Atherosclerosis is the disease that is a result of progressive narrowing and hardening of the arteries.
Atherosclerosis arises as a result of plaques building up on the inner lining of the artery wall. These plaques are also known as atheromas or atheromatous / atherosclerotic plaques. As the plaques grow larger, it occludes (blocks) the lumen of the artery to a greater extent until a point is reached where the blood flow to target organs and tissue is severely affected. This decreases oxygen supply leading to ischemia and possibly even infarct. It is often at this stage where the first signs and symptoms of atherosclerosis are noticed.
Apart from the narrowing due to the growing plaque, the hardening of the artery hampers arterial stretching and rebound relaxation which is important for keeping the blood propelled. The arterial wall becomes fragile and can rupture thereby allowing for the adhesion of platelets to the wall. This results in thrombosis, which is the formation of a blood clot. Coupled with the bulge of the atheromatous plaque, this will eventually lead to a complete occlusion of the artery.
Structure of an Artery
The wall of an artery has 3 layers :
- Tunica intima is the inner lining which is made up of a single layer of endothelium that lines the inside of the artery and supported by surrounding connective tissue.
- Tunica media which is the largest part of the arterial wall and contains mainly smooth muscle surrounded by inner and outer elastic layers adjacent to the intima and adventitia respectively.
- Tunica adventitia which is the outer lining of the artery made up of connective tissue.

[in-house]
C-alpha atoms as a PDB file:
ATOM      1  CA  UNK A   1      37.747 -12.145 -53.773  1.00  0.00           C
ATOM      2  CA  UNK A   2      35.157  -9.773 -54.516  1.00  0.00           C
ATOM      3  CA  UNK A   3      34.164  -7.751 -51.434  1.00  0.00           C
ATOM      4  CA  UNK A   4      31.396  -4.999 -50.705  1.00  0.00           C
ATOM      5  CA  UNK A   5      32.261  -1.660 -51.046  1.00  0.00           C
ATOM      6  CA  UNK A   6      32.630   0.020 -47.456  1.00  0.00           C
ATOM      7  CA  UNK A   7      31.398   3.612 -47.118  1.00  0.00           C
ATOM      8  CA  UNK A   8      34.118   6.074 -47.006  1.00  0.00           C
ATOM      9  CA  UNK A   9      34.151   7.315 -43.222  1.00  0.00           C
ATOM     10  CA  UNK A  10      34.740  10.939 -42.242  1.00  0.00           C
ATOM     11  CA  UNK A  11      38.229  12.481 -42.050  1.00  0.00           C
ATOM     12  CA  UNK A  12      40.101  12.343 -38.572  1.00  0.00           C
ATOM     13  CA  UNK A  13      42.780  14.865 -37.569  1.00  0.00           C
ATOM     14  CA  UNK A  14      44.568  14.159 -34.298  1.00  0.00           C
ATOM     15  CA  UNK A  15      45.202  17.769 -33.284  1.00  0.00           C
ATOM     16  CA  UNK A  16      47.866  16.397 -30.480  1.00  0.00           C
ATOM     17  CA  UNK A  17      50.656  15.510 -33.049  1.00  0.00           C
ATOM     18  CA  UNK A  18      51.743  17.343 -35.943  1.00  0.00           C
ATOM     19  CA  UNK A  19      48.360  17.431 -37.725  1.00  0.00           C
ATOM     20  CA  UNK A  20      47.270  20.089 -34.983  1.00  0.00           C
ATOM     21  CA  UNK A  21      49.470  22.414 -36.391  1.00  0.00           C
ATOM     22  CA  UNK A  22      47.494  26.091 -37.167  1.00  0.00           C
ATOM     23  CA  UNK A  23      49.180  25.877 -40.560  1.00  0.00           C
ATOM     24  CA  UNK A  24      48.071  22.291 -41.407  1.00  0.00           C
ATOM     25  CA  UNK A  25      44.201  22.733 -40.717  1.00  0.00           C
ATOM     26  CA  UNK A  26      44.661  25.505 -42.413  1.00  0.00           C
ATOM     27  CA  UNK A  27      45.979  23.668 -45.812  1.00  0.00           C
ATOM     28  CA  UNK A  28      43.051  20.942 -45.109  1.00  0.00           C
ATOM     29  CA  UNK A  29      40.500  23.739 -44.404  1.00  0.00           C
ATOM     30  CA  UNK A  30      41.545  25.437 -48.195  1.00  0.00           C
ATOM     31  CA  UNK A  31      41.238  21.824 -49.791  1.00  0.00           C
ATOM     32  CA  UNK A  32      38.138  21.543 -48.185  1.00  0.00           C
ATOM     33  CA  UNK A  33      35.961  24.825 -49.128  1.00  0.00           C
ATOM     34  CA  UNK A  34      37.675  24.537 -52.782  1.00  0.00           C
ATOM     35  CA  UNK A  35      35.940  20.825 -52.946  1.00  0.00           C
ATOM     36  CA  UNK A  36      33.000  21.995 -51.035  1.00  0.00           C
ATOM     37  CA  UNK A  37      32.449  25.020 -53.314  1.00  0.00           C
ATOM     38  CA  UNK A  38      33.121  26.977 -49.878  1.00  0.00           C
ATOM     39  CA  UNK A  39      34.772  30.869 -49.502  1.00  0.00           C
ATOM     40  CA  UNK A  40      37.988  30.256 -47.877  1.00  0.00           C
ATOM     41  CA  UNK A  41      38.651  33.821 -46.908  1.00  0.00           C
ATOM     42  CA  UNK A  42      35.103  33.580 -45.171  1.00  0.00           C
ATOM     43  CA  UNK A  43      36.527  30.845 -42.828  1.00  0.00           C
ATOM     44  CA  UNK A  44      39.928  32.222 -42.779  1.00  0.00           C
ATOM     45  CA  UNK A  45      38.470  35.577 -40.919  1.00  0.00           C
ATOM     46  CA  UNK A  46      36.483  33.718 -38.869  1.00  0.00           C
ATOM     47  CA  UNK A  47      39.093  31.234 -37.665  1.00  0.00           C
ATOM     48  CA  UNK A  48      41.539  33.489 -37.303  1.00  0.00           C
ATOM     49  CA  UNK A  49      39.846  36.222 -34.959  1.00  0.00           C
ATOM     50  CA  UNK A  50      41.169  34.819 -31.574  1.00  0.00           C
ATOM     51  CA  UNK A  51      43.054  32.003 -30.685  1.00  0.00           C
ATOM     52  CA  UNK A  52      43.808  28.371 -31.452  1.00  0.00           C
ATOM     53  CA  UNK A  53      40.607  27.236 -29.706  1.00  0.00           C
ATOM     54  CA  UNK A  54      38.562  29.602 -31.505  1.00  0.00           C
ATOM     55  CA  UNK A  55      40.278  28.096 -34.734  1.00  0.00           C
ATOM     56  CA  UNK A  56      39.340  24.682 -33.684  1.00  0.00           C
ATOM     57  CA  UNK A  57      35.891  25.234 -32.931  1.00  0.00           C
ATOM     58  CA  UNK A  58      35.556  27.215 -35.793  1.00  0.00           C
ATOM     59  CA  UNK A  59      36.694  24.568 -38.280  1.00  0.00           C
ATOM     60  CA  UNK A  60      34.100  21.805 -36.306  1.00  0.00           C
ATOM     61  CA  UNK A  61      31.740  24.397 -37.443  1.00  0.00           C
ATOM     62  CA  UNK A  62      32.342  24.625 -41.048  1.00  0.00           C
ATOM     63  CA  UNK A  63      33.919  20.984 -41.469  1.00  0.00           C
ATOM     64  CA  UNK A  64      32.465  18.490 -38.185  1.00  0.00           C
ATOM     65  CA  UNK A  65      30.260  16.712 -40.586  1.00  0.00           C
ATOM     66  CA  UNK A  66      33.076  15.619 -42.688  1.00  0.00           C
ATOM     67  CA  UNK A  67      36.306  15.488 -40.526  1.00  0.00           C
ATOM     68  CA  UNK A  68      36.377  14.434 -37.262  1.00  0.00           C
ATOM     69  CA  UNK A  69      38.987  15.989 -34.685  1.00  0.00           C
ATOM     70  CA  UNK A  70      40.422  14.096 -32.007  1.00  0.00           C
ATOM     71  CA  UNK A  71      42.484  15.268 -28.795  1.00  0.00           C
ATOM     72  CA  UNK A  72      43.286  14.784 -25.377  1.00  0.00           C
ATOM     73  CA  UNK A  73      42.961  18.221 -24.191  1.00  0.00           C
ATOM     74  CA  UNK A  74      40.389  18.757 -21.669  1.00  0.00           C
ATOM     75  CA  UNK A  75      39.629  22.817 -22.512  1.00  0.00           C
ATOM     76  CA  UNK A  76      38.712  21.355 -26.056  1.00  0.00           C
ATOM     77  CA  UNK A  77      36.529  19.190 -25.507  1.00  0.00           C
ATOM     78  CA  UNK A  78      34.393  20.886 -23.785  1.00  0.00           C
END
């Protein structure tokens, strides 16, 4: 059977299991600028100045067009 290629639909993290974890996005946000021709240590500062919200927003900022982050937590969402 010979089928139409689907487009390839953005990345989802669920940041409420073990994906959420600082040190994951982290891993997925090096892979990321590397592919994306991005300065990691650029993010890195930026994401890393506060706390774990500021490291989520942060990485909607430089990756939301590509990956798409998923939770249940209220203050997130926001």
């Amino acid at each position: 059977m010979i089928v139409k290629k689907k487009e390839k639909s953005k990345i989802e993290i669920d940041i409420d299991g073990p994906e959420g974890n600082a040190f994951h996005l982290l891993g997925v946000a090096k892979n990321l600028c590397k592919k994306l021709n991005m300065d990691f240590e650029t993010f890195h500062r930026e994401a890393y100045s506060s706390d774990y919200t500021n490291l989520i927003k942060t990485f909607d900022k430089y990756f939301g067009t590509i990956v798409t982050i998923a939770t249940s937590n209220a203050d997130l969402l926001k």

Atherosclerosis tends to affect larger elastic arteries and medium size muscular arteries like the aorta or carotid artery. It may also affect the smaller coronary arteries of the heart. Athersclerotic plaques form under the endothelial lining within the underlying intima connective tissue.
How does atherosclerosis occur?
Pathogenesis of Atherosclerosis
The exact mechanism of atheroslcerosis pathogenesis is unclear. Usually a number of risk factors need to be present for atherosclerosis formation, although sometimes, just one factor is sufficient.
The current hypothesis of atherogenesis (the formation of atheromatous plaques) is known as the response-to-injury hypothesis. It is a culmination of two previous hypotheses on atherogenesis as well as new findings due to developments in medical science.
- Damage to the endothelial lining of the artery may occur for a number of reasons, particularly relating to the known risk factor for atherosclerosis.
- LDL cholesterol accumulates in the vessel wall as a result of increased vascular permeability due to endothelial damage.
- Monocytes adhere to the endothelium, enter the vessel wall where it differentiates into macrophages. These macrophages take up the LDL cholesterol and form foam cells.
- The aggregated foam cells form fatty streaks in the artery wall.
- Some of the underlying smooth muscle in the artery wall is pulled up into the intima and proliferates. This along with the fatty streaks forms an atheromatous plaque which bulges into the lumen of the artery.
- More lipids then bind to the lining of the artery wall plus enter the lining to aggregate within macrophages and even smooth muscle cells. This increases the size of the plaque.
- At this point, the bulging plaque can occlude the artery significantly. However, it also causes turbulent blood flow within the artery thereby resulting in thrombosis.
- The chemical factors and fluid dynamics that prevent blood cells from adhering to the endothelium is impaired. Coupled with the chemical mediators secreted by the macrophages, platelets begin to stick to the lining of the arterial wall. This process is explained in detail under causes of thrombosis and a blood clot.